(1.) THIS appeal has been preferred against the judgment and order dated 4th February, 2004 passed by Mr. K.D. Khan, Presiding Officer, DRT, Jabalpur in transfer application No. 863/98, whereby and whereunder the claim of the appellant for recovery of Rs. 11,30,661/- against the defendant-respondents has been dismissed.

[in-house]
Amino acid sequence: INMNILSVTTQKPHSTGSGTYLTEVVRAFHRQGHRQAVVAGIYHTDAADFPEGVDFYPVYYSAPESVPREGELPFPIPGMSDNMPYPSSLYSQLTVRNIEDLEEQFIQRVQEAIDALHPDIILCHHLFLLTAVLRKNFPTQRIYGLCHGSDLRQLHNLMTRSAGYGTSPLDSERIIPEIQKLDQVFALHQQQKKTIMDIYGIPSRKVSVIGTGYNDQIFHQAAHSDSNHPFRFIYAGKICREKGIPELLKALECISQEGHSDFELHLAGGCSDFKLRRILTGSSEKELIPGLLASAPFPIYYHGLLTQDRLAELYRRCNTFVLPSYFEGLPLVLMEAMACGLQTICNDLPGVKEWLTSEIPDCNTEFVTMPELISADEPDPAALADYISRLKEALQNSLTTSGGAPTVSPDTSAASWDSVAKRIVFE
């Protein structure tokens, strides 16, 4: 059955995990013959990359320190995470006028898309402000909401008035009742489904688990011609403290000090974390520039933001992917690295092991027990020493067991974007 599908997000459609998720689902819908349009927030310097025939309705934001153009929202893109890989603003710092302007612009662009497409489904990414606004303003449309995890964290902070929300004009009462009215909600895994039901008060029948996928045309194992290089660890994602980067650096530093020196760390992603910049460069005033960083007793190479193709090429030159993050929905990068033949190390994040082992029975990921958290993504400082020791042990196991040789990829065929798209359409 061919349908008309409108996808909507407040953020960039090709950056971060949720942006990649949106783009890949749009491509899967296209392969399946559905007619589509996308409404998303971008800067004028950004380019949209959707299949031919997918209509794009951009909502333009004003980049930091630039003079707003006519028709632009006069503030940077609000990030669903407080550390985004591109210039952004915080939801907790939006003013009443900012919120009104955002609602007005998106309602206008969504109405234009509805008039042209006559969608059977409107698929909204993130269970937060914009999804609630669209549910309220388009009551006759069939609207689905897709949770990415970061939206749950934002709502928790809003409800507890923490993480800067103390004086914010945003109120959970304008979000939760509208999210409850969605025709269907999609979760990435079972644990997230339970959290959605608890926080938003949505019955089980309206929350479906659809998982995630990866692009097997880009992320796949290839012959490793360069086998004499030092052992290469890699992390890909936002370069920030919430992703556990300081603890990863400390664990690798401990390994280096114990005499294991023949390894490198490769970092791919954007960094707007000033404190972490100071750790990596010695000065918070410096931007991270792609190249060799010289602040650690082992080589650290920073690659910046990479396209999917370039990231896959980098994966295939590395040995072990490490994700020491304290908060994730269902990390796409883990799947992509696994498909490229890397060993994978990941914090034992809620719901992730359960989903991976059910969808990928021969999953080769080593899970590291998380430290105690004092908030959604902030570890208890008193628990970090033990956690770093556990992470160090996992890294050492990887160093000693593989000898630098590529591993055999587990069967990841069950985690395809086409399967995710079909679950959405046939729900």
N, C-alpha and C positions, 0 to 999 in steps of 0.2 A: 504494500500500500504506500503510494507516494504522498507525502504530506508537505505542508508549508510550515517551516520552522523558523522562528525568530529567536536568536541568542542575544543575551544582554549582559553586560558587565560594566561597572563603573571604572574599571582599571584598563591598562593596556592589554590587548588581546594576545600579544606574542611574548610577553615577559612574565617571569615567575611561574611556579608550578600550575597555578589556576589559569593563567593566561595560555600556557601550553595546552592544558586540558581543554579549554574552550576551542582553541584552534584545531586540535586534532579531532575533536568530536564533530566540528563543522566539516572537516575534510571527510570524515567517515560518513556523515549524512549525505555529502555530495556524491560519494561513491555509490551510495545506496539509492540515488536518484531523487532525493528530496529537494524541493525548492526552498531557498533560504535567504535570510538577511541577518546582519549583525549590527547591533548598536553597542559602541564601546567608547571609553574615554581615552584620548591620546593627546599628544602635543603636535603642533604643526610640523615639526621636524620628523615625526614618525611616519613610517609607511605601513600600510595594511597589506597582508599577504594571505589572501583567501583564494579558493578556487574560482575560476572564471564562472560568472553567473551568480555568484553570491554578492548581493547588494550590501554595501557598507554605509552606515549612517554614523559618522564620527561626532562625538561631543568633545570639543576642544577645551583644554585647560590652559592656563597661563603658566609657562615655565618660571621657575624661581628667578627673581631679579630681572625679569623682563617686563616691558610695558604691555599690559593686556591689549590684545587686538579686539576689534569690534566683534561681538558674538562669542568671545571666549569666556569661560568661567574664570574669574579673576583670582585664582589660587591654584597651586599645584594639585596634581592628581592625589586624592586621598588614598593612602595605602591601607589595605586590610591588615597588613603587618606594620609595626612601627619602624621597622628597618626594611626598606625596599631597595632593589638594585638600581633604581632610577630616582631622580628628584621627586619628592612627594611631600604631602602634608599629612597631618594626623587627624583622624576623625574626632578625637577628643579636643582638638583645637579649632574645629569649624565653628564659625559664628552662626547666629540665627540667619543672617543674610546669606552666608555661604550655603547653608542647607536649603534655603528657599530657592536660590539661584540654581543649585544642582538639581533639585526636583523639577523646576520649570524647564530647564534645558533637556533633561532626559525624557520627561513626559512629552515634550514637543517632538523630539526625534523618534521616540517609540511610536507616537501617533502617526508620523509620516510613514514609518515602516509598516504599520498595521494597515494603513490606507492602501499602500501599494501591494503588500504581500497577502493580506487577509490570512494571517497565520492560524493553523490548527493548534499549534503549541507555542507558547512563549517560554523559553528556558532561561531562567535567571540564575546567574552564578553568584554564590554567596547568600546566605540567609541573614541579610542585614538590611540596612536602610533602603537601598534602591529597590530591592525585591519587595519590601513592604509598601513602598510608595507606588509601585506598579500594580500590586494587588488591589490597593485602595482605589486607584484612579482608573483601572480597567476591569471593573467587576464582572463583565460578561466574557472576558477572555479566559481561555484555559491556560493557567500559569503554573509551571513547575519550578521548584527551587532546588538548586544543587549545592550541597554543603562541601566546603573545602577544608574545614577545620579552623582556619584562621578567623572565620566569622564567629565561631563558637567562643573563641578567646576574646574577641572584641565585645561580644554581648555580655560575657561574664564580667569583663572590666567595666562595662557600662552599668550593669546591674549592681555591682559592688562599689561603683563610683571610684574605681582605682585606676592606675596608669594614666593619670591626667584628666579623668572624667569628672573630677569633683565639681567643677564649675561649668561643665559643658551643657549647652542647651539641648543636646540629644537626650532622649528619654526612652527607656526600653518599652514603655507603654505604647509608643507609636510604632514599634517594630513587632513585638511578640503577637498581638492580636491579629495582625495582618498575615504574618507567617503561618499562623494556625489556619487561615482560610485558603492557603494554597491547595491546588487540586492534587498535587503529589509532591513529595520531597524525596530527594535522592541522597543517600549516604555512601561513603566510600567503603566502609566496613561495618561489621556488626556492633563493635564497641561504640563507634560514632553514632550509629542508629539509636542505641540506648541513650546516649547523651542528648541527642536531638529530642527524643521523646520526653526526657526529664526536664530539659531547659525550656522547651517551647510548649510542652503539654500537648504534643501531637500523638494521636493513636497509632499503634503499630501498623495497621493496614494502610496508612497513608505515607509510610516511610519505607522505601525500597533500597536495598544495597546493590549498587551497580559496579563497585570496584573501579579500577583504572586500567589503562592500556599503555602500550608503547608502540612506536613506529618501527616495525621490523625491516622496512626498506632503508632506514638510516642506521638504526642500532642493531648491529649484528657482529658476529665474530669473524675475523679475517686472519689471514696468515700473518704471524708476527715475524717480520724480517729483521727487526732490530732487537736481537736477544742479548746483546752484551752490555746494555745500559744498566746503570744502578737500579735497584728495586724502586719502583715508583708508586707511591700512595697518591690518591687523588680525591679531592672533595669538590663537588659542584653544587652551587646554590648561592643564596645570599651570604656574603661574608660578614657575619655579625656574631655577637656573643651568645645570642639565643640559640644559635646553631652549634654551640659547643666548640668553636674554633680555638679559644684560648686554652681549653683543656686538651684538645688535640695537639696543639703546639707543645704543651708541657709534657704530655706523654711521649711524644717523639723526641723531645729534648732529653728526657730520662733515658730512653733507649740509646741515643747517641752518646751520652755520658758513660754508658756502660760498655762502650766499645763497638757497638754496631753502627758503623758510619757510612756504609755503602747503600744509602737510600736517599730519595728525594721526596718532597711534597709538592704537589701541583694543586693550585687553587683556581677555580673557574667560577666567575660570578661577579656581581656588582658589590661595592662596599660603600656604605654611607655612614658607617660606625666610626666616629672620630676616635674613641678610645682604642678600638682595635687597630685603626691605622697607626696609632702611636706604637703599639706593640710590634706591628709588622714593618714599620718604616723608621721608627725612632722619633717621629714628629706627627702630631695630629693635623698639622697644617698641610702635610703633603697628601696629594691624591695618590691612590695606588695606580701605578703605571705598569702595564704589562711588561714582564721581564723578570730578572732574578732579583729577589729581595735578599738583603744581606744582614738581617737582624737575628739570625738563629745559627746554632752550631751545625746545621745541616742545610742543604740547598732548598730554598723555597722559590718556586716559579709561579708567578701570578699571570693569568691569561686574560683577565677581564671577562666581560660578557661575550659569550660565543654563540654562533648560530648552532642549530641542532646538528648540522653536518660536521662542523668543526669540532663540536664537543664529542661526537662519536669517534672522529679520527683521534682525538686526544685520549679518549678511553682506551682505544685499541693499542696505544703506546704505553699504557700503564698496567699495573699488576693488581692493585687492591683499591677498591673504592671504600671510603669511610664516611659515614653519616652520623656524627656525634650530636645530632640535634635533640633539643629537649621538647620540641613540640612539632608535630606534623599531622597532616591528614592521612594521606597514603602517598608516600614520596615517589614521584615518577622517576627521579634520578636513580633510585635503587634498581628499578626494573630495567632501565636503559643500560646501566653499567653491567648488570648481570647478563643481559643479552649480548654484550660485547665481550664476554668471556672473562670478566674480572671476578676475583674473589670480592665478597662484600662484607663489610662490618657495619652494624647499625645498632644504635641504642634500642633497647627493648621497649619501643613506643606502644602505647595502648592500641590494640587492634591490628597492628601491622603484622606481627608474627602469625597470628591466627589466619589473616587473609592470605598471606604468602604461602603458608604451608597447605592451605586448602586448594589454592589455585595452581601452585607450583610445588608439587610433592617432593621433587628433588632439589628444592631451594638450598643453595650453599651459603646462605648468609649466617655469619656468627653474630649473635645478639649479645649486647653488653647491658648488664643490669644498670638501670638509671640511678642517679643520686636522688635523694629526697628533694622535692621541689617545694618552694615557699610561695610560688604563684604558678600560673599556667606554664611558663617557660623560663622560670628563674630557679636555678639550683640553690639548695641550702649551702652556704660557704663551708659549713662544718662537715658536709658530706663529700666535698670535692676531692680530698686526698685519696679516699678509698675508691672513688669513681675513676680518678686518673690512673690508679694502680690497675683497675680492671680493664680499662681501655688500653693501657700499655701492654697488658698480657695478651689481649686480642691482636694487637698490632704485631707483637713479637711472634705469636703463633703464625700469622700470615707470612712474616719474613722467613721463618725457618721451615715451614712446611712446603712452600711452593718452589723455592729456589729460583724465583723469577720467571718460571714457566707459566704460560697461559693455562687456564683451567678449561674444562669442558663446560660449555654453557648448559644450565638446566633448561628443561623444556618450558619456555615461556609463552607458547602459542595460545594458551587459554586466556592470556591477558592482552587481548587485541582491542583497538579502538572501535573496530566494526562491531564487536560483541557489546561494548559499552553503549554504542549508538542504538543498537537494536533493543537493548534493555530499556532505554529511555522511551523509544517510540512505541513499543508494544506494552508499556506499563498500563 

(2.) There is a chequered history of the case. The erstwhile New Bank of India have been amalgamated in the appellant Punjab National Bank vide notification dated 4th September, 1993. The defendant-respondent No. 1 is a proprietary firm owned by Sunit Gupta, wife of Mr. Bharat Kumar alias Ramesh Kumar, who happens to be the defendant respondent No. 2 in the case. The defendant No. 1 for carrying her business of production of oil was granted loan of cash credit (hypothecation) of Rs. 4 lakh on 5th October, 1994 and another loan was granted to the tune of Rs. 4 lakh under cash credit (pledged) account on 10th March, 1996. Defendant No 2 stood as a guarantor of defendant No. 1 and created equitable mortgage by deposit of title deed on 13th June, 1997. Defendant No. 1 in the cash credit (pledged) Account on two occasions in the month of April, 1996 pledged 1700 bags of Soyabean in their godown, The defendant respondent Nos. 3 and 4 were made parties as there were demand of sales tax against the defendant Nos. 1 and 2 as their demand is on priority basis. When the defendant respondent Nos. 1 and 2 had failed to pay up their dues, then there was application by the defendant No. 2 for sale of their pledged goods and adjust the same with the dues of the Bank under two heads as already mentioned above. The dues of the Bank have been admitted by the borrowers. An inspection was made by the applicant Bank on 13th August, 1987 of the pledged goods in the godown and found that instead of Soyabean bags in the godown contained groundnut husk and an inventory was prepared in presence of Notary Public, Indore on 17th August, 1997 and 18th August, 1997 and it is the case of the appellant Bank that defendant Nos. 1 and 2 deliberately Cheated the appellate Bank and instead of Soyabean, they had pledged groundnut husk. It was their further contention that defendant No, 1 had operated the said godown without knowledge and permission of the appellant Bank and they had sold away Soyabean and placed husk in lieu of and whole action of the defendant is against the pledged agreement. They acknowledged the debt of Rs. 5,36,696/- under the cash credit (pledged) account and Rs. 5,93,965/- against cash credit (hypothecation) loan. The appellant Bank then claimed both the amounts clubbing together by filing a Civil Suit No. 2-B/93 before the Civil Judge at Indore. While the suit was proceeding before the Civil Court, the RDDBFI Act, 1993 came into force and hence the case was transferred to the DRT, Jabalpur, wherein the case is renumbered as T.A. No. 863/98. The case of the defendant Nos. 1 and 2 was that the godown was under lock and key and in the custody of the appellant Bank and if anything has happened in the godown, the same must have been done at the negligence of the Bank and if the pledged articles would have been sold in time, the defendants would have got further money after adjusting the amount under the two accounts. They have also filed a counter claim of damages, etc.